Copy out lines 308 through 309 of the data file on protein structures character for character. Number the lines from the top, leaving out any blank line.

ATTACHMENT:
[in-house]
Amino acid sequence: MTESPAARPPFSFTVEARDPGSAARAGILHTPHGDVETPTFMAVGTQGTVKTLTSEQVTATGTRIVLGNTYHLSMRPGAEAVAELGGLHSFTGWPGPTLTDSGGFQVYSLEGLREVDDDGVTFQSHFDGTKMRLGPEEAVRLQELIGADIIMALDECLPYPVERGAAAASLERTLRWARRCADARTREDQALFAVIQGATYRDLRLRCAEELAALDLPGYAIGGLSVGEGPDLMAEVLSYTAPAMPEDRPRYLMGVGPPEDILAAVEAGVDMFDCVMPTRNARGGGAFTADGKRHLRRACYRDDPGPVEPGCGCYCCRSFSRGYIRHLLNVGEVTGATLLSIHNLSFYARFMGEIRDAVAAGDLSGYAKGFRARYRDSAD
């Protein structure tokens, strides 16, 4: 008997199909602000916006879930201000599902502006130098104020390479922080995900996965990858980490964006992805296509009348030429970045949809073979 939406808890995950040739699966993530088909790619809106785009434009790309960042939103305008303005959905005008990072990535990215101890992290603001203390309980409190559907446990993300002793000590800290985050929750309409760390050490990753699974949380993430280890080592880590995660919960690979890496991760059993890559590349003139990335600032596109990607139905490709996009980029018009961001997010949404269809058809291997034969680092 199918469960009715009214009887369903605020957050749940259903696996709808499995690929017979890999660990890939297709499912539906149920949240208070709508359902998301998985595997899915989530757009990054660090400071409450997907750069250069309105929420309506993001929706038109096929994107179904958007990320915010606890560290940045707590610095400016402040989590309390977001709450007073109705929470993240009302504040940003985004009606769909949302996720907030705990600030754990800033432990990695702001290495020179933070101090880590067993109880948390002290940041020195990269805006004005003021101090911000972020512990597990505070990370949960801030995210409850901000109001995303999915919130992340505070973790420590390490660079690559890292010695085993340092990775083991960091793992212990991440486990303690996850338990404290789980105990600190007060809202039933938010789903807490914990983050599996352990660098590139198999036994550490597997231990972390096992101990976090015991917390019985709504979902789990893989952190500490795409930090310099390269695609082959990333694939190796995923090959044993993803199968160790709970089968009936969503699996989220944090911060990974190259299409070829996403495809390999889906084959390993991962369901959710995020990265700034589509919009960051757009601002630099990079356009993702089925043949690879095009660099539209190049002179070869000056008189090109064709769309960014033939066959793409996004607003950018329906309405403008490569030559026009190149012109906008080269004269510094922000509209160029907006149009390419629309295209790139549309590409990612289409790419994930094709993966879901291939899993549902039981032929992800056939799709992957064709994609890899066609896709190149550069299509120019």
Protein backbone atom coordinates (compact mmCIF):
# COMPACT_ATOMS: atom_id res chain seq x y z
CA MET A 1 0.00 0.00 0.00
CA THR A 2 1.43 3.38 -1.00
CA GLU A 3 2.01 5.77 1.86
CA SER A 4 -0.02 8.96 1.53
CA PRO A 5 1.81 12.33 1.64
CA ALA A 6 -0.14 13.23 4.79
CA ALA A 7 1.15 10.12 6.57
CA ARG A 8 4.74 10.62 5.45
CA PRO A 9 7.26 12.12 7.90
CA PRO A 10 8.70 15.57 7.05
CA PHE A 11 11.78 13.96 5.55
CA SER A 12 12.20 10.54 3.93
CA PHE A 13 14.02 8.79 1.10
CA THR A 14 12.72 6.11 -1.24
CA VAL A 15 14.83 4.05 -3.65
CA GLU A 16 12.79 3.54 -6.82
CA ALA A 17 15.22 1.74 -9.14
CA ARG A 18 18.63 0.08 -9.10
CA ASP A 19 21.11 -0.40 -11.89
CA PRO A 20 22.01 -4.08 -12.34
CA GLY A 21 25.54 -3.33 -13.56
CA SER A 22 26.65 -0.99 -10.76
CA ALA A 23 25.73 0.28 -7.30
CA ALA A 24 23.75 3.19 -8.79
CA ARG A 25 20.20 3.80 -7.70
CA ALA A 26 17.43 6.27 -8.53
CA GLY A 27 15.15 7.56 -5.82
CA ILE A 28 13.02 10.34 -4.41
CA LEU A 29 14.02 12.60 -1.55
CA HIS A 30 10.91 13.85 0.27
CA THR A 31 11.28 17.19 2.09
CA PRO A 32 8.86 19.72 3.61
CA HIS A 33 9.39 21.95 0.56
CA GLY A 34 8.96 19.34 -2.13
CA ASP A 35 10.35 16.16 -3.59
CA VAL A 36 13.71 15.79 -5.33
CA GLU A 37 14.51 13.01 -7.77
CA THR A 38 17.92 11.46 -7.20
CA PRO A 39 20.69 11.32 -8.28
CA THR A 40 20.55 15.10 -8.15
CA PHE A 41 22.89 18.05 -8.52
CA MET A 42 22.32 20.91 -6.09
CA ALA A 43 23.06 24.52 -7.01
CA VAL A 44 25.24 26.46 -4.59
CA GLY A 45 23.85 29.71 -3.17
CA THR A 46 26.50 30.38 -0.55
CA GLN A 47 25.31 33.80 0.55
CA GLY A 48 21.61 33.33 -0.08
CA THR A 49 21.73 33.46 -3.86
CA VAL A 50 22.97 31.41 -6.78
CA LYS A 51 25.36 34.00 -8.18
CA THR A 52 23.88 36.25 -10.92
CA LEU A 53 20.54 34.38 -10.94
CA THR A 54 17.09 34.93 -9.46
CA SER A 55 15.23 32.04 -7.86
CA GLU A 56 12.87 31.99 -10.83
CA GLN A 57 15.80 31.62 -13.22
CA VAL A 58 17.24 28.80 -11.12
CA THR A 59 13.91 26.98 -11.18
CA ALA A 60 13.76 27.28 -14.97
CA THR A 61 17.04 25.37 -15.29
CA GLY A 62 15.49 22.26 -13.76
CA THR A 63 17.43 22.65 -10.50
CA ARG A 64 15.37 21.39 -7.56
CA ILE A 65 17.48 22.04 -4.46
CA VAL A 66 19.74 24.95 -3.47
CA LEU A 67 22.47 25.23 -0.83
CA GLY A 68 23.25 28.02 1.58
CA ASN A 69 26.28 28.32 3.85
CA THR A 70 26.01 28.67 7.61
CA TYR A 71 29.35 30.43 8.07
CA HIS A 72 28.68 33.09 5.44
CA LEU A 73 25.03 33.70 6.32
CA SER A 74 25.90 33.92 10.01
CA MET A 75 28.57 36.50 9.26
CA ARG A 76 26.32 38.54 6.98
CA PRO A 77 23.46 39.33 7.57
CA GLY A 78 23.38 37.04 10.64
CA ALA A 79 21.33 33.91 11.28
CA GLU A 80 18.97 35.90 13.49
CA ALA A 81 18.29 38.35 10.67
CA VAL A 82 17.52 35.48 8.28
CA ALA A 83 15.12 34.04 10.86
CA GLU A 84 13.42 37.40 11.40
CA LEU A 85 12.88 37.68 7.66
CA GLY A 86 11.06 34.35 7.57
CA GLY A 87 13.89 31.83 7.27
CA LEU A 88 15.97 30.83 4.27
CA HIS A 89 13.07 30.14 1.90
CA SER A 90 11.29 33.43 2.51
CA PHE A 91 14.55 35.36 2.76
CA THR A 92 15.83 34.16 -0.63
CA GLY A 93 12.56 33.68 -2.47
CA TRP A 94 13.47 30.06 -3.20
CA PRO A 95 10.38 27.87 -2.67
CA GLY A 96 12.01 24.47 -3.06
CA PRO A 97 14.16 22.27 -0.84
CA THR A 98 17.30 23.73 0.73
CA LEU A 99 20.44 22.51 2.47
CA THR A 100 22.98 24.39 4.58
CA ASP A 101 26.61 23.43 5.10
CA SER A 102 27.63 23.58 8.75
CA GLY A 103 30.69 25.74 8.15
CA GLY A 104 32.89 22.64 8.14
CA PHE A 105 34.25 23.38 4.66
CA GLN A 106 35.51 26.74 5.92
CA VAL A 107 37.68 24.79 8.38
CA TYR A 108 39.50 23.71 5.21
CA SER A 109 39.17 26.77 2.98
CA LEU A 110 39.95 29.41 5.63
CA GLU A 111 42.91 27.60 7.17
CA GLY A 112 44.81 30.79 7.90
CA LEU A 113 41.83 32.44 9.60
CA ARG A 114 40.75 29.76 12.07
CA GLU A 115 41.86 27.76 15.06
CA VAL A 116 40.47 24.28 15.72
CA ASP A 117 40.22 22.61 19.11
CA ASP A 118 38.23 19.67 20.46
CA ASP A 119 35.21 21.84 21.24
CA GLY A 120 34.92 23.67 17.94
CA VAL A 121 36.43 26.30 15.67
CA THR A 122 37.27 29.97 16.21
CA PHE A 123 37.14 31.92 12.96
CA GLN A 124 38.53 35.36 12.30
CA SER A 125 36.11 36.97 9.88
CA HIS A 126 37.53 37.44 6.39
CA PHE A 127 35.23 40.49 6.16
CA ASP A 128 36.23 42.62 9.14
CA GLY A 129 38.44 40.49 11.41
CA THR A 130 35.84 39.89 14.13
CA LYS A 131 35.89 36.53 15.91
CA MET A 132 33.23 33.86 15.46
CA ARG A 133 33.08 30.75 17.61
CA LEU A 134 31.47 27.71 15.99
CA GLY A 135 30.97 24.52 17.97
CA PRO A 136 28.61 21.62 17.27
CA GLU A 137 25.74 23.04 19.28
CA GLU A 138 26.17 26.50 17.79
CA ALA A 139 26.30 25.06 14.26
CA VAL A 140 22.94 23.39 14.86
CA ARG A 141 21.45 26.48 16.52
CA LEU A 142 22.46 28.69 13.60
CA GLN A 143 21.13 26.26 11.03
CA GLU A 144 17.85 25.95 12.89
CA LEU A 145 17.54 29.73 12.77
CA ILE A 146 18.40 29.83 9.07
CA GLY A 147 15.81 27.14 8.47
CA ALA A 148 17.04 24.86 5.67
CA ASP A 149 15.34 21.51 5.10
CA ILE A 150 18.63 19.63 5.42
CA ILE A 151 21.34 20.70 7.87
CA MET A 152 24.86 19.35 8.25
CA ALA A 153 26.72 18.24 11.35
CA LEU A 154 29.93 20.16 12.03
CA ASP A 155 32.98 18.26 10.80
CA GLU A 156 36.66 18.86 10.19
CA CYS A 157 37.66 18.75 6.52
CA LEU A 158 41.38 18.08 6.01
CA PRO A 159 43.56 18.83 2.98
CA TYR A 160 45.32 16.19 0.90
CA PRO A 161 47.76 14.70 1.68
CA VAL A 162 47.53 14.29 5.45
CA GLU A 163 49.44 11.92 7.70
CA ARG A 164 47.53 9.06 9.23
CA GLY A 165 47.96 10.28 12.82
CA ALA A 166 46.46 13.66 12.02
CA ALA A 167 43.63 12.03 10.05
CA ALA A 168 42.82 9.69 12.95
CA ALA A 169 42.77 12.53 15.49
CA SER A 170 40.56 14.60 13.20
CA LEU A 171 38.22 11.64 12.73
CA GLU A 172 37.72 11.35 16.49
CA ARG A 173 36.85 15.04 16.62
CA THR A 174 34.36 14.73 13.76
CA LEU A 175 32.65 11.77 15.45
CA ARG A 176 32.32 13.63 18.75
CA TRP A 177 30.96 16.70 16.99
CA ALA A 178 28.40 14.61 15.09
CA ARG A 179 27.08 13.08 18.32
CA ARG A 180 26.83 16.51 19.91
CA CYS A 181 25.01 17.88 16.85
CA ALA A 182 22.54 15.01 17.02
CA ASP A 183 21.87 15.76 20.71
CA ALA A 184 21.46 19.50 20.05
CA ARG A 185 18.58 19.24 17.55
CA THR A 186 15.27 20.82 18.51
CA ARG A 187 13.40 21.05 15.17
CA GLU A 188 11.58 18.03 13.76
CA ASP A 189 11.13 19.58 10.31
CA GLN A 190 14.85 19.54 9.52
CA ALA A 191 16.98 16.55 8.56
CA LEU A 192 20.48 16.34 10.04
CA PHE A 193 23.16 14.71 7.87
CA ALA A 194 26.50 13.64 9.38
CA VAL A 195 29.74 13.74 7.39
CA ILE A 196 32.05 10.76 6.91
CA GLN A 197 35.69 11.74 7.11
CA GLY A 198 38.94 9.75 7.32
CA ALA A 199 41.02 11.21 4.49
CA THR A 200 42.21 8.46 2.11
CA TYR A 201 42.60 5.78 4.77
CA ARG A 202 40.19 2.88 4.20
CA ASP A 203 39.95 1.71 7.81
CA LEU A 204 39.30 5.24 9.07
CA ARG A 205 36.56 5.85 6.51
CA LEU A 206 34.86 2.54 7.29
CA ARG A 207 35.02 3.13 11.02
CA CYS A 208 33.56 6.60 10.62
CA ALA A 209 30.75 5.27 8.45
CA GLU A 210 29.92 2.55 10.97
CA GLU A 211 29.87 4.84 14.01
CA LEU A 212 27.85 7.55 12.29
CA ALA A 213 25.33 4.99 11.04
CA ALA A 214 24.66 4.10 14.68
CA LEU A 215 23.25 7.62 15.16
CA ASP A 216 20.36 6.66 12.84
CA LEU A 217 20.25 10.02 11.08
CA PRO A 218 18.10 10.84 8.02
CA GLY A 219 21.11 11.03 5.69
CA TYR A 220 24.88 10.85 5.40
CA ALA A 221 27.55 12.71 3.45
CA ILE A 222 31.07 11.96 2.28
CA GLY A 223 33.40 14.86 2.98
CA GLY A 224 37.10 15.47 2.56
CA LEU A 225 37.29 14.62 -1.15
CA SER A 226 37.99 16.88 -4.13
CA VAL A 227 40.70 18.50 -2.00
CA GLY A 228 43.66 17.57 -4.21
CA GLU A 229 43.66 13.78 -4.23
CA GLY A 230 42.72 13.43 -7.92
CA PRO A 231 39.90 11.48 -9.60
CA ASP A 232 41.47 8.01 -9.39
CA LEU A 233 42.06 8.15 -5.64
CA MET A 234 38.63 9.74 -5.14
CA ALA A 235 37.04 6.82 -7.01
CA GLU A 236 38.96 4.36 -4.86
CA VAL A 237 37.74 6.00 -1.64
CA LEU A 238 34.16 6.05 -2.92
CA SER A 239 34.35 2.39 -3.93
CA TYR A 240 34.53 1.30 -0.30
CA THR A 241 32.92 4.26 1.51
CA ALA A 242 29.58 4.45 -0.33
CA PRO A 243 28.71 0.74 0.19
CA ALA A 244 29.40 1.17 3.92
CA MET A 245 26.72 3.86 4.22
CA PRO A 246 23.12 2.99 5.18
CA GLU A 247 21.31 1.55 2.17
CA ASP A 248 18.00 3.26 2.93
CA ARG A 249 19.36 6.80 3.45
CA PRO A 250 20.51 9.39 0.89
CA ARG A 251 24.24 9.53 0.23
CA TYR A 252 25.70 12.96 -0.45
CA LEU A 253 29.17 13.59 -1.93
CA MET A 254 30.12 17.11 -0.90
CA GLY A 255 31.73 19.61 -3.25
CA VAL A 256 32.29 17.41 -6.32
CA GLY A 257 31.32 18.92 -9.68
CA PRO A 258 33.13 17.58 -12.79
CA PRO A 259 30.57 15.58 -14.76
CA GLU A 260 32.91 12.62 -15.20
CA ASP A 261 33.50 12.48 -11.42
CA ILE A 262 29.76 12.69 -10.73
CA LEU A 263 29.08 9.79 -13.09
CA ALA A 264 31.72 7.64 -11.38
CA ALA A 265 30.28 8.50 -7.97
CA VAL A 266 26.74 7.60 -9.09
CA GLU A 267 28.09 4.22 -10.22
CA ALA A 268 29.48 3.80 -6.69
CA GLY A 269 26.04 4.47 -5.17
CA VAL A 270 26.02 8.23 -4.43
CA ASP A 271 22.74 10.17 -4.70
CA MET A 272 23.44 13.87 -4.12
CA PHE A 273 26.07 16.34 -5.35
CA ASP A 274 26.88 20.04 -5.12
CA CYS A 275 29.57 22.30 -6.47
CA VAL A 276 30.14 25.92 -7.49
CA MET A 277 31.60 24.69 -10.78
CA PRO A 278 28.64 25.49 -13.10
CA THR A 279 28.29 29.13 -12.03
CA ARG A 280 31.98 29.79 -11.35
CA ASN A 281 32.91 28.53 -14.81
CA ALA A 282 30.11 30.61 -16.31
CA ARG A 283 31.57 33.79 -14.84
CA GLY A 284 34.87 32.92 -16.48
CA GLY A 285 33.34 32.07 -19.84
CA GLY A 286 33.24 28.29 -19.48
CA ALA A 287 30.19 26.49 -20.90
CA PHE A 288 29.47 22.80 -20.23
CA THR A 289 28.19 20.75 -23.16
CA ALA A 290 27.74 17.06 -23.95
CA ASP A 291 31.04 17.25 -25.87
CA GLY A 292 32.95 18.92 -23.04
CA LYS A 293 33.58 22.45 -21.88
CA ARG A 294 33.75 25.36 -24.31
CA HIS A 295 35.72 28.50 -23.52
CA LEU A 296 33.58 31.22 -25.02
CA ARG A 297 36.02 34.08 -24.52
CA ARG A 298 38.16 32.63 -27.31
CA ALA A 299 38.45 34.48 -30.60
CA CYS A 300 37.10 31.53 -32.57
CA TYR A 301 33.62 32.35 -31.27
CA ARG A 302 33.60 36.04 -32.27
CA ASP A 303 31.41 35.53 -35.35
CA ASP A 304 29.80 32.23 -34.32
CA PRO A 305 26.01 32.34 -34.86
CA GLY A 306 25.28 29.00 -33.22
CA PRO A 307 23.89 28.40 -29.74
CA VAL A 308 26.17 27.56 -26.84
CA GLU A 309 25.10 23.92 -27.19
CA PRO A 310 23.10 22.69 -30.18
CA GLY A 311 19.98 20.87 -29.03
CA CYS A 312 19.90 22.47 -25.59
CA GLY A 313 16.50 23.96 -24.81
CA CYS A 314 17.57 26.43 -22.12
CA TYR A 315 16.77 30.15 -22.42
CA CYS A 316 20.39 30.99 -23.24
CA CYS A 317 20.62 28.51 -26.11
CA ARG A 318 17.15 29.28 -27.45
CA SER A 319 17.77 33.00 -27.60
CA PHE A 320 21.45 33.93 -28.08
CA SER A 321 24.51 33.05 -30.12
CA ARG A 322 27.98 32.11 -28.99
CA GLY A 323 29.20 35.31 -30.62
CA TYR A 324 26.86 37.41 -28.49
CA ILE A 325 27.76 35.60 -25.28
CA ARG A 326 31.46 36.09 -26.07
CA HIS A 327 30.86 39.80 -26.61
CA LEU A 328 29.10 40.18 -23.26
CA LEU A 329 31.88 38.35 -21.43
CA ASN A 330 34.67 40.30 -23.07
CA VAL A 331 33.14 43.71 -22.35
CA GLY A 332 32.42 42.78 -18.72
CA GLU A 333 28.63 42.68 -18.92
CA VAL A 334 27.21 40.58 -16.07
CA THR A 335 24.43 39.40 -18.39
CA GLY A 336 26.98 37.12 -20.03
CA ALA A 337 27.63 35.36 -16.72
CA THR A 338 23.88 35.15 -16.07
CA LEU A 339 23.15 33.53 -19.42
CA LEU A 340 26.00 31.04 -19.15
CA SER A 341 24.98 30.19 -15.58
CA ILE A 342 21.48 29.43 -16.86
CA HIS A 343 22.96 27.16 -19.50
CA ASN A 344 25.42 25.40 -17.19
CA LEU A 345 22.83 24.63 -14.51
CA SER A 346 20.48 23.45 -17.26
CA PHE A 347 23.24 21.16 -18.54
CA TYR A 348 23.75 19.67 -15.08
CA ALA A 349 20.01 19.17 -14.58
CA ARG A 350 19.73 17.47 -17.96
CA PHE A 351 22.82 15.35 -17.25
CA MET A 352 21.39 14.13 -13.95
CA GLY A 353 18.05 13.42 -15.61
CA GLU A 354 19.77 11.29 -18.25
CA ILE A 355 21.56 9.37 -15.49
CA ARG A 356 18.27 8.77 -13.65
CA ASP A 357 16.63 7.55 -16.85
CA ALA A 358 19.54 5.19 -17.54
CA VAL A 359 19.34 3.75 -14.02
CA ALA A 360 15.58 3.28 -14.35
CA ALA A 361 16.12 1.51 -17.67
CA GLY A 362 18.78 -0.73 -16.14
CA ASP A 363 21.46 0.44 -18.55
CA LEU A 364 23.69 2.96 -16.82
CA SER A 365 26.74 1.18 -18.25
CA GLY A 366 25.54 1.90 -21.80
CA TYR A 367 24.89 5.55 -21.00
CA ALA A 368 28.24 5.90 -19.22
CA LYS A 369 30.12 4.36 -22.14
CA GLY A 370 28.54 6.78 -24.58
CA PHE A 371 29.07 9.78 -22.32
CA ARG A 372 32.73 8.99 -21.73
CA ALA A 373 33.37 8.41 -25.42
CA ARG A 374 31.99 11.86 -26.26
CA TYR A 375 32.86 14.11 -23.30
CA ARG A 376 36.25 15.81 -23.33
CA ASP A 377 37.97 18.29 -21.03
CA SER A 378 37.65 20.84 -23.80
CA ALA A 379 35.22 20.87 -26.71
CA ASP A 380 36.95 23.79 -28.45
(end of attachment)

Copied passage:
CA ASP A 303 31.41 35.53 -35.35
CA ASP A 304 29.80 32.23 -34.32